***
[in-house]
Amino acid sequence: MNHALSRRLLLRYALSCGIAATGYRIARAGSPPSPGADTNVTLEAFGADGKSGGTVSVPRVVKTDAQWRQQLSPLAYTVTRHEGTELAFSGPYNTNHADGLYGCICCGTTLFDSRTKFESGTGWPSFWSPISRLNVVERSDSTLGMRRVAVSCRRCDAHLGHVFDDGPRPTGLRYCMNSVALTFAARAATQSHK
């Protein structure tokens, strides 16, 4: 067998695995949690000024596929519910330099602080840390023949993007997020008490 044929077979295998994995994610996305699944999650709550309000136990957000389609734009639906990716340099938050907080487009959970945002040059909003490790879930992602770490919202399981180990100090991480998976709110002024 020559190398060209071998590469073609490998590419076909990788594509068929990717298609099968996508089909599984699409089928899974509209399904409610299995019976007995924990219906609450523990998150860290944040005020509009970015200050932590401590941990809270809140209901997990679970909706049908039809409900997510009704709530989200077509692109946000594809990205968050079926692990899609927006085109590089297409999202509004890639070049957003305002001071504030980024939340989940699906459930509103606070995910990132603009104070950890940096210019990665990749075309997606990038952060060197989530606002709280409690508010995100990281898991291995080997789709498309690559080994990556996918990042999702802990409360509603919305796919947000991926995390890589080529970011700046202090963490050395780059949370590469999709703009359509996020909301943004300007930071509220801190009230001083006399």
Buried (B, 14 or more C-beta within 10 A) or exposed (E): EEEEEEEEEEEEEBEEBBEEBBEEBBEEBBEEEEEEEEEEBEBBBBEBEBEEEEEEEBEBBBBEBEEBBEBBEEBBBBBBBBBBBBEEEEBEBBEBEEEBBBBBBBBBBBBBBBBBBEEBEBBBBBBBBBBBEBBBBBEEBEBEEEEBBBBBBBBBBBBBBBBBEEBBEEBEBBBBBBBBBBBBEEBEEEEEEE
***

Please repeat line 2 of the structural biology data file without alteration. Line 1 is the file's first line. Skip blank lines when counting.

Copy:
Amino acid sequence: MNHALSRRLLLRYALSCGIAATGYRIARAGSPPSPGADTNVTLEAFGADGKSGGTVSVPRVVKTDAQWRQQLSPLAYTVTRHEGTELAFSGPYNTNHADGLYGCICCGTTLFDSRTKFESGTGWPSFWSPISRLNVVERSDSTLGMRRVAVSCRRCDAHLGHVFDDGPRPTGLRYCMNSVALTFAARAATQSHK